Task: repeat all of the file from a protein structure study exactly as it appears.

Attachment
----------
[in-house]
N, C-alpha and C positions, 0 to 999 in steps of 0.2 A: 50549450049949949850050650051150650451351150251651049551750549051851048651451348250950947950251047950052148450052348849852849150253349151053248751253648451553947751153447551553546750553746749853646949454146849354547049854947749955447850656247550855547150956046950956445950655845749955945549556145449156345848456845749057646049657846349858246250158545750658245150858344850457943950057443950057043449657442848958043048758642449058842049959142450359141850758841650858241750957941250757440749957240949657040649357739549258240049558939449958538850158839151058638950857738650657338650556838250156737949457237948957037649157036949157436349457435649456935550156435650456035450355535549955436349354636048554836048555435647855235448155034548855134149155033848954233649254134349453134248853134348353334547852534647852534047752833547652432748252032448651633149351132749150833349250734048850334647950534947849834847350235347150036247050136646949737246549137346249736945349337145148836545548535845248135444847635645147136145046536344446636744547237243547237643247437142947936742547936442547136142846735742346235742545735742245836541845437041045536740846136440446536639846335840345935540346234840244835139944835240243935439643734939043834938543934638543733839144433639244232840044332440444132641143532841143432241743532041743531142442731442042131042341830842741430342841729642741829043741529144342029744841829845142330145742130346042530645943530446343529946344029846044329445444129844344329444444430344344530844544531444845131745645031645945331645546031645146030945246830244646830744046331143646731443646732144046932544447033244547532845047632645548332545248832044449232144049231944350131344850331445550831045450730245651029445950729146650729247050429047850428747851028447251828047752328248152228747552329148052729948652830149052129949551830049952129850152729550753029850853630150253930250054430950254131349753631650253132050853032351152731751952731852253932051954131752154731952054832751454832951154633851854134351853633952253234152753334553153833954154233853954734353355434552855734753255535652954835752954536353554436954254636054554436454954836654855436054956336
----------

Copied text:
[in-house]
N, C-alpha and C positions, 0 to 999 in steps of 0.2 A: 50549450049949949850050650051150650451351150251651049551750549051851048651451348250950947950251047950052148450052348849852849150253349151053248751253648451553947751153447551553546750553746749853646949454146849354547049854947749955447850656247550855547150956046950956445950655845749955945549556145449156345848456845749057646049657846349858246250158545750658245150858344850457943950057443950057043449657442848958043048758642449058842049959142450359141850758841650858241750957941250757440749957240949657040649357739549258240049558939449958538850158839151058638950857738650657338650556838250156737949457237948957037649157036949157436349457435649456935550156435650456035450355535549955436349354636048554836048555435647855235448155034548855134149155033848954233649254134349453134248853134348353334547852534647852534047752833547652432748252032448651633149351132749150833349250734048850334647950534947849834847350235347150036247050136646949737246549137346249736945349337145148836545548535845248135444847635645147136145046536344446636744547237243547237643247437142947936742547936442547136142846735742346235742545735742245836541845437041045536740846136440446536639846335840345935540346234840244835139944835240243935439643734939043834938543934638543733839144433639244232840044332440444132641143532841143432241743532041743531142442731442042131042341830842741430342841729642741829043741529144342029744841829845142330145742130346042530645943530446343529946344029846044329445444129844344329444444430344344530844544531444845131745645031645945331645546031645146030945246830244646830744046331143646731443646732144046932544447033244547532845047632645548332545248832044449232144049231944350131344850331445550831045450730245651029445950729146650729247050429047850428747851028447251828047752328248152228747552329148052729948652830149052129949551830049952129850152729550753029850853630150253930250054430950254131349753631650253132050853032351152731751952731852253932051954131752154731952054832751454832951154633851854134351853633952253234152753334553153833954154233853954734353355434552855734753255535652954835752954536353554436954254636054554436454954836654855436054956336